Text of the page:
VA launches virtual tick clinic, expands telehealth for critical areas

The Department of Veterans Affairs, which already has the biggest telehealth program in the United States, is expanding its coverage to fill critical gaps in areas such as mental health and primary care.

In fiscal 2018, VA conducted more than a million patient visits through video, and more than 13 percent of veterans have received at least some of their treatment through telehealth.

Dr. Neil Evans, chief officer for the Veterans Health Administration’s Office of Connected Care

Dr. Neil Evans, the chief officer for the Veterans Health Administration’s Office of Connected Care, speaking Thursday at a GovernmentCIO conference on health IT modernization, said the agency now provides intensive care unit-level treatment to its rural VA facilities.

“We’re really excited about seeing that continued expansion of how we reach patients and also how we can operate more efficiently as an integrated national health system,” Evans said.

The agency is also running a “virtual tick clinic,” where patients contact a call center, get connected by video to a provider and receive a diagnosis. Evans said the agency launched the virtual clinic in response to an increase in Lyme disease-related visits to VA facilities.

The virtual clinic, Evans said, represents part of the VA’s focus on “moving care out of the traditional face-to-face paradigm and engaging veterans where they are.”

The virtual clinic also echoes a project the Department of Health and Human Services launched last year, which focused on using emerging tech to address Lyme- and tick-borne illnesses.

VA is also currently building telehealth hubs focused on primary care and mental health aimed at ensuring there’s always providers available to see patients.

“We don’t have brick-and-mortar facilities in all those spaces. We’ve been, I think, unique as a health care system in that there has been a unique drive to say, we need to adopt virtual care,” Evans said.

Since the launch of VA Secure Messaging, Evans said patients and their providers have exchanged more than 72 million emails.

“Many of those [email] threads would have led to a visit, would have led to a frustrated veteran dealing with parking [and] would have led to essentially not the most efficient use of our health providers’ time,” Evans said.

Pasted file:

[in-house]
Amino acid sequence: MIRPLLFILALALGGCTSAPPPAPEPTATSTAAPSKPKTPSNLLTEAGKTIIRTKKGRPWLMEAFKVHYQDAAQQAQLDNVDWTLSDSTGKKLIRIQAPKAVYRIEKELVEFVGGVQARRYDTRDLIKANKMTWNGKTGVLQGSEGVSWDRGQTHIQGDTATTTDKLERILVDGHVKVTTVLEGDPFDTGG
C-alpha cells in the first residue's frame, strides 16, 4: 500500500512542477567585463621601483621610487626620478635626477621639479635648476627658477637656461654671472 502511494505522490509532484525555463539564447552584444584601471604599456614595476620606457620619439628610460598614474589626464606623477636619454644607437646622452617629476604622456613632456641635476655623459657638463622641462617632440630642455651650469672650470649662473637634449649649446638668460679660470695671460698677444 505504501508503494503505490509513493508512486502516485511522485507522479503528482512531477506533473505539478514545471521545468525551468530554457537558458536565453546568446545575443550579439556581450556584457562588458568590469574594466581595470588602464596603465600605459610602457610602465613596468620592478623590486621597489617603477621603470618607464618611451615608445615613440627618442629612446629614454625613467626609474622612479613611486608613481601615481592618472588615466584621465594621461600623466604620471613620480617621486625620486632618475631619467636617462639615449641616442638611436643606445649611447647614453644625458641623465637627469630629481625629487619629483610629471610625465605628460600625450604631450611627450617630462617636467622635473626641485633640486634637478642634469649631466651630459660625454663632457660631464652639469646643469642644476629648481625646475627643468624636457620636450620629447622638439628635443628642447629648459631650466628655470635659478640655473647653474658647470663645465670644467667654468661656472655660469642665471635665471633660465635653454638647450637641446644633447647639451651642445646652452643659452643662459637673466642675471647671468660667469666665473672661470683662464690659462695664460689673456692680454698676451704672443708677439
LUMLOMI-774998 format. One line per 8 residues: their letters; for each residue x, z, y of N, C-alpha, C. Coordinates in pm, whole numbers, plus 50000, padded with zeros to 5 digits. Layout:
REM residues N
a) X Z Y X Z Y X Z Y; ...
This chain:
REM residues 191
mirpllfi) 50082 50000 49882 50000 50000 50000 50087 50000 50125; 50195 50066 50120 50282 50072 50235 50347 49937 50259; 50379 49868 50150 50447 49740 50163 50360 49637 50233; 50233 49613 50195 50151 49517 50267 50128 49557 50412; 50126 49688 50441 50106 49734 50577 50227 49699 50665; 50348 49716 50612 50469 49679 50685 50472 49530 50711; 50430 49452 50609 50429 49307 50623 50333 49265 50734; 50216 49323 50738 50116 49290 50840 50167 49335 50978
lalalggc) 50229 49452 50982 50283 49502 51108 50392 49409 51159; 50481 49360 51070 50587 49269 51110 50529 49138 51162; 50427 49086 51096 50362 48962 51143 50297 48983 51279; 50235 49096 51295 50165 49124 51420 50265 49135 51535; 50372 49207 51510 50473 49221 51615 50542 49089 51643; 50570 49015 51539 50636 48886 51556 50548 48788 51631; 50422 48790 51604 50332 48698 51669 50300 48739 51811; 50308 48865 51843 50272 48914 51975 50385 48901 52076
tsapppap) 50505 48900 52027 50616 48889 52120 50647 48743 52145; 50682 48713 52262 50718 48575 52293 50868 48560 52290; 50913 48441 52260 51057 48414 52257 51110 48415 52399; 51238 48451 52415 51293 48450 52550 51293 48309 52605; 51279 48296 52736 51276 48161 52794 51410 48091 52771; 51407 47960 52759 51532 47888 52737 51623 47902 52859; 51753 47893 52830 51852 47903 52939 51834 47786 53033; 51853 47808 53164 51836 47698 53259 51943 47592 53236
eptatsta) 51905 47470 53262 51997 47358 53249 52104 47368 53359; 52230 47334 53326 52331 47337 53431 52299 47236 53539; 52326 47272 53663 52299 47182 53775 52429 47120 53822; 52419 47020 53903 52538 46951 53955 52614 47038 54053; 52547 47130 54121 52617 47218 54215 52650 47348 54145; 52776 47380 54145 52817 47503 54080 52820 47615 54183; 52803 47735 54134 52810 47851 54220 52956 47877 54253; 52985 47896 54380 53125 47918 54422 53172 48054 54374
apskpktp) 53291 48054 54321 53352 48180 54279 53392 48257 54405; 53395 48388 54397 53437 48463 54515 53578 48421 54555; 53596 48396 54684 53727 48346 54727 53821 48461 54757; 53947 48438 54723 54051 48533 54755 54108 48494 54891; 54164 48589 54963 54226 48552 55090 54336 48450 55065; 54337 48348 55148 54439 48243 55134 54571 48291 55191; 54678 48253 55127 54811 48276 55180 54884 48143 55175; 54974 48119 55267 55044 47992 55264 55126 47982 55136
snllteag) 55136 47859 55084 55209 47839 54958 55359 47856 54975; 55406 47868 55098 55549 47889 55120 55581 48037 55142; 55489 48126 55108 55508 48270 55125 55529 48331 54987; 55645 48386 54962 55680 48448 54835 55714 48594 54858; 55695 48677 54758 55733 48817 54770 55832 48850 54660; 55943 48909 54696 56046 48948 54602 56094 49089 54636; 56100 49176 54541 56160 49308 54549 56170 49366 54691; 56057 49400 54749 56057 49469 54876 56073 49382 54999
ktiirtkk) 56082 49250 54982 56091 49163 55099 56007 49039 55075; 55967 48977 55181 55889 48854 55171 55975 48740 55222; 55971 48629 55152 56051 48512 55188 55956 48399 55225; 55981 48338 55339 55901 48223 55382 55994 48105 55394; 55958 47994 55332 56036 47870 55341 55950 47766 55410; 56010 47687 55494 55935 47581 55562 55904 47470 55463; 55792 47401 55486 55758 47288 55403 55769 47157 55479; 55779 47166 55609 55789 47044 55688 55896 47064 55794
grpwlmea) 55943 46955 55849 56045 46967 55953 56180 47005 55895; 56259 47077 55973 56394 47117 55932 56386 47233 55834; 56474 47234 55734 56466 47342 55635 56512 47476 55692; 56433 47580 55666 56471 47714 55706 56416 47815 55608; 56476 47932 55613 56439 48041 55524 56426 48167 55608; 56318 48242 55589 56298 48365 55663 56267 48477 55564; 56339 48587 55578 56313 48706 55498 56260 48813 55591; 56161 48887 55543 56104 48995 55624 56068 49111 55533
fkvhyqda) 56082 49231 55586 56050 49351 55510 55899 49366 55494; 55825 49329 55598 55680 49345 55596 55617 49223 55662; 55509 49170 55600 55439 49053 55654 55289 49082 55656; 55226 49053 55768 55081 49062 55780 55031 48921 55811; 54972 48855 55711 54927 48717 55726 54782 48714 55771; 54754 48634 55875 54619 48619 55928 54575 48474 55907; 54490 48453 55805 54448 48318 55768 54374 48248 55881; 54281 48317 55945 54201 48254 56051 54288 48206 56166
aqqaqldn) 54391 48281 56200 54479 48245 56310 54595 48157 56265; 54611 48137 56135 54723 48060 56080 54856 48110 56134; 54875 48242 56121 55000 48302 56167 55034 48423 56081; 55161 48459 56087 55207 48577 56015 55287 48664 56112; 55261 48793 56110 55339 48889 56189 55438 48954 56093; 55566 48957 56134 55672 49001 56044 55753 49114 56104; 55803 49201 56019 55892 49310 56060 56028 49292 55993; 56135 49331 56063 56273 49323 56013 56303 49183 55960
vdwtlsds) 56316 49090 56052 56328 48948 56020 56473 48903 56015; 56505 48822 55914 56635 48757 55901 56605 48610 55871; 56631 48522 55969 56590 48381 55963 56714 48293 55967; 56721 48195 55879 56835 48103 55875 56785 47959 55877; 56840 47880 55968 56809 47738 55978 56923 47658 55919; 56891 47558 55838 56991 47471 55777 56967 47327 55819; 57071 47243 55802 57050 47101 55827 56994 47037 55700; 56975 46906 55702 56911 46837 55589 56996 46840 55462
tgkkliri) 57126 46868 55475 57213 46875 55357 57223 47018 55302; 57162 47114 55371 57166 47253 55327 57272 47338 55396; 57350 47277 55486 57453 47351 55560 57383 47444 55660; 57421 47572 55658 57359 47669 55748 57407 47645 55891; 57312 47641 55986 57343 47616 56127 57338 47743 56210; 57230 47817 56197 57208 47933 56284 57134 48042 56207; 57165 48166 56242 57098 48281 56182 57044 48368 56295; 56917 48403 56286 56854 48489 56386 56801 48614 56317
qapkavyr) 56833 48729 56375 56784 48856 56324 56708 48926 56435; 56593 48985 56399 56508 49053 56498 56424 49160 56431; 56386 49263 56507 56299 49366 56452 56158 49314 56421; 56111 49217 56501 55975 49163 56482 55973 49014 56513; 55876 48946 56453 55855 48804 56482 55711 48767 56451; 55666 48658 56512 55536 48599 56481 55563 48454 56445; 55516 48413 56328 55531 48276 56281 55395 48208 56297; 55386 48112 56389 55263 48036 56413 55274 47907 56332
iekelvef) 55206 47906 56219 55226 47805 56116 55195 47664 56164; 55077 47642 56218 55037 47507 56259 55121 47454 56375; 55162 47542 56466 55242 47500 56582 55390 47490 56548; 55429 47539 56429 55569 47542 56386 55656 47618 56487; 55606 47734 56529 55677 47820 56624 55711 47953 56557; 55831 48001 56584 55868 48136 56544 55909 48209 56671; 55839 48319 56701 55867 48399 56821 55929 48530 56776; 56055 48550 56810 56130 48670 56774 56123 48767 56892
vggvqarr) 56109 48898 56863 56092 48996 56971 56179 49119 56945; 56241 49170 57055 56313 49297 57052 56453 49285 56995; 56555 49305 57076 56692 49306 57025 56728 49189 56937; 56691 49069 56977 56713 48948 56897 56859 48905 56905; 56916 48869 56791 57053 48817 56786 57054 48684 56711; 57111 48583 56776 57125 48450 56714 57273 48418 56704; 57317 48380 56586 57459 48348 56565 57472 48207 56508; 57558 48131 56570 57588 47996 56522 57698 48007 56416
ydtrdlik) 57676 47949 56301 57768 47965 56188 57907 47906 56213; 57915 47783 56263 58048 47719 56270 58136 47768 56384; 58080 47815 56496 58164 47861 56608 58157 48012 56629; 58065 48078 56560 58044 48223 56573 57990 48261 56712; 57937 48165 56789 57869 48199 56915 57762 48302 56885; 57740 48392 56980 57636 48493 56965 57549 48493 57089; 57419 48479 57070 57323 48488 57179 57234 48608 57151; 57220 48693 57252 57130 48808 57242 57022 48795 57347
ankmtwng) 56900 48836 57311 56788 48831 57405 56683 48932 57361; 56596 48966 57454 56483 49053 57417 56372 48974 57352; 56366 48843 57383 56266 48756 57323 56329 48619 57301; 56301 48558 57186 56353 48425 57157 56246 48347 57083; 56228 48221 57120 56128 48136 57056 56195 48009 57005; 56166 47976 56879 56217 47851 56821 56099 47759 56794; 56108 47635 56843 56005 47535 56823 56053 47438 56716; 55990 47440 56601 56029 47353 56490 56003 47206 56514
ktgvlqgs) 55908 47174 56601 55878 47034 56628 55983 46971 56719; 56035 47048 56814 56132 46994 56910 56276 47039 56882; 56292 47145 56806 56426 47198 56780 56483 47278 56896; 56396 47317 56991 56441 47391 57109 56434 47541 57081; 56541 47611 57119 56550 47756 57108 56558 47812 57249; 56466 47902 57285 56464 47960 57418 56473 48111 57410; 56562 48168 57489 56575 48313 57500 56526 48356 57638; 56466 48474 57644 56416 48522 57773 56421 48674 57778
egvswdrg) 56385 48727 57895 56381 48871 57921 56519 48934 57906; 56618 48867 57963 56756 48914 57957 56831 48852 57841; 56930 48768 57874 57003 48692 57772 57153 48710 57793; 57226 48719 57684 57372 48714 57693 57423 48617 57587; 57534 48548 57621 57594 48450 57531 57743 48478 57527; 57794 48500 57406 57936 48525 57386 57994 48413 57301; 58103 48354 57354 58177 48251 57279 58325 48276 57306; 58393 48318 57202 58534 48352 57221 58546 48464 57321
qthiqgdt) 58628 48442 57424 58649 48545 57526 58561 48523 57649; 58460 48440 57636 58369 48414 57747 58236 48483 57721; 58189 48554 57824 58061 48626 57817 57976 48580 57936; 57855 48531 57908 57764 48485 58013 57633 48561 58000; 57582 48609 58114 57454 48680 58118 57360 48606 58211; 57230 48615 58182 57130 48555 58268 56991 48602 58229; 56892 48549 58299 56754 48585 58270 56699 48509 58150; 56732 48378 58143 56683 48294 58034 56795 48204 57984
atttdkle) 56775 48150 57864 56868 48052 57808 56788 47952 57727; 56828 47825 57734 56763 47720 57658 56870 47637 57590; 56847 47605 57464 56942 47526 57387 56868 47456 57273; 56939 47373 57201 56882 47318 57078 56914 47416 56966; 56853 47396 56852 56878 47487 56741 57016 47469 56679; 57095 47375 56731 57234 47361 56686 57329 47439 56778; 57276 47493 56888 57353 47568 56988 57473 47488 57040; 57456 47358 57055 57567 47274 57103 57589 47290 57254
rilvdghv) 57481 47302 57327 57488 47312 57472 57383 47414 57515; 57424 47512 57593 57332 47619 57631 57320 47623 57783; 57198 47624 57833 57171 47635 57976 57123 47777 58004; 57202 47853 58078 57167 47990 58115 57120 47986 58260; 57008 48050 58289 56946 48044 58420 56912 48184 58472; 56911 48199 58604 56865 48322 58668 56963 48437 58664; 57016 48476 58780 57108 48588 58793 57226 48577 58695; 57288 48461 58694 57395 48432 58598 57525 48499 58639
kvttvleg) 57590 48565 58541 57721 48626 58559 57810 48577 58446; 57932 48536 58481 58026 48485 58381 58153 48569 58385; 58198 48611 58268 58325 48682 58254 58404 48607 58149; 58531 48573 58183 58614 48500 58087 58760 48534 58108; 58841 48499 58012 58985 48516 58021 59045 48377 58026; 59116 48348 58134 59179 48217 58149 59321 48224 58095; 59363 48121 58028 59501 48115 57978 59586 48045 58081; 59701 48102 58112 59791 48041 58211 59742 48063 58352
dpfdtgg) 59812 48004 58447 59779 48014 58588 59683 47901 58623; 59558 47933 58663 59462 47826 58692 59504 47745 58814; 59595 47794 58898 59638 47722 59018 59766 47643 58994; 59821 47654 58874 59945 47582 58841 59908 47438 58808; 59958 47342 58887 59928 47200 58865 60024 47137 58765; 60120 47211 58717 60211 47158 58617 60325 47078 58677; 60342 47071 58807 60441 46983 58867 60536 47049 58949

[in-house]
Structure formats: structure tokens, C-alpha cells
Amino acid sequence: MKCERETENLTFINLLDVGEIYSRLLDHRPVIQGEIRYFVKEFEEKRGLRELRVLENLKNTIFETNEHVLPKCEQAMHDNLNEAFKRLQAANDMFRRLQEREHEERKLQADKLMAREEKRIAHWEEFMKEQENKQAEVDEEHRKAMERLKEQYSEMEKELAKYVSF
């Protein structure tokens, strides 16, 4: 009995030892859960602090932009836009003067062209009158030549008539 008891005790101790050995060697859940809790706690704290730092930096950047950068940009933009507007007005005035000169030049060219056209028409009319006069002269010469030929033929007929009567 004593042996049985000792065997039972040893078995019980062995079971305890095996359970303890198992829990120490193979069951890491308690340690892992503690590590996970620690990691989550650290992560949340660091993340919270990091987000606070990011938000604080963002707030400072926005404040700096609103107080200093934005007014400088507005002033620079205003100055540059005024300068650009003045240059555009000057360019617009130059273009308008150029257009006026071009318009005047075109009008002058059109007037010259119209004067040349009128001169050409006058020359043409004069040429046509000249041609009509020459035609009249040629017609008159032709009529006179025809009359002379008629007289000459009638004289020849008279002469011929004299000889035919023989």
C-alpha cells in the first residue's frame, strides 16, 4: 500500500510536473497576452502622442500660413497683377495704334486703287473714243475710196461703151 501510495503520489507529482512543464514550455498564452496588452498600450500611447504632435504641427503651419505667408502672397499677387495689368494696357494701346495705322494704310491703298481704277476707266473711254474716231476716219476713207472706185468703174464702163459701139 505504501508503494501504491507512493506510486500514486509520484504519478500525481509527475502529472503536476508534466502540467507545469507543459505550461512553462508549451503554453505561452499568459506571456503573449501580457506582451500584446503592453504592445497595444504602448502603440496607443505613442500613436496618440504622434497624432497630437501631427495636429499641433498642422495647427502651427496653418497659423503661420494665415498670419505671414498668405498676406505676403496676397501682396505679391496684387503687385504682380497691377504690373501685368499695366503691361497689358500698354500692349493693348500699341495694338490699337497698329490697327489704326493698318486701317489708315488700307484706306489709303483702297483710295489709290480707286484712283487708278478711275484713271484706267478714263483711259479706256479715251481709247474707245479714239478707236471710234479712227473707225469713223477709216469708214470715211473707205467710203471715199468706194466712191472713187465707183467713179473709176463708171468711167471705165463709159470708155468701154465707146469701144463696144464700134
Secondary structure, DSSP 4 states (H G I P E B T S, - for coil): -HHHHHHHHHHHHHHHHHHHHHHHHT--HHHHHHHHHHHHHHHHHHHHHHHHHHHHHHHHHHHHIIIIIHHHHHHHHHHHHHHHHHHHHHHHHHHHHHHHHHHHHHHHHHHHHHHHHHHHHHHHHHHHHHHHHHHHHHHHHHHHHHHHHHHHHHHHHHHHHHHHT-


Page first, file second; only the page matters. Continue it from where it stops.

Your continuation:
For all the VA’s advances in telehealth, Evans said the agency doesn’t want to exacerbate the “digital divide” between patients who have access to reliable internet service and those with less reliable connectivity.

New VA.gov sees ‘double-digit’ traffic growth

Last November, the agency relaunched VA.gov, folding many functions from Vets.gov into the new site. Charles Worthington, the VA’s chief technology officer, said merging the two sites helped veterans find services where they expected to find them online.

“Veterans were telling us that they don’t really think of the VA as different components,” Worthington said. “They don’t think of VHS as separate from VBA, they just think of it as VA. The way that we had been presenting ourselves online was much more fragmented.”

Worthington said the VA has seen “double-digit” increases in key transaction on the overhauled website. Year-over-year, the application for health care on VA.gov has seen a 30 percent increase in traffic following the site’s relaunch.

Instead of quarterly website updates and releases, the team behind VA.gov has been able to release smaller updates on an ongoing basis.

“With the new tools that we have, using the cloud, using automation, that’s not really a thing anymore,” Worthington said. “We can keep teams autonomous and small, releasing very frequently. And because releases are easy to make, they’re also easy to undo.”

If something in a new release fails, Worthington said the team behind the site can immediately fall right back to the old release and tear down the new build.

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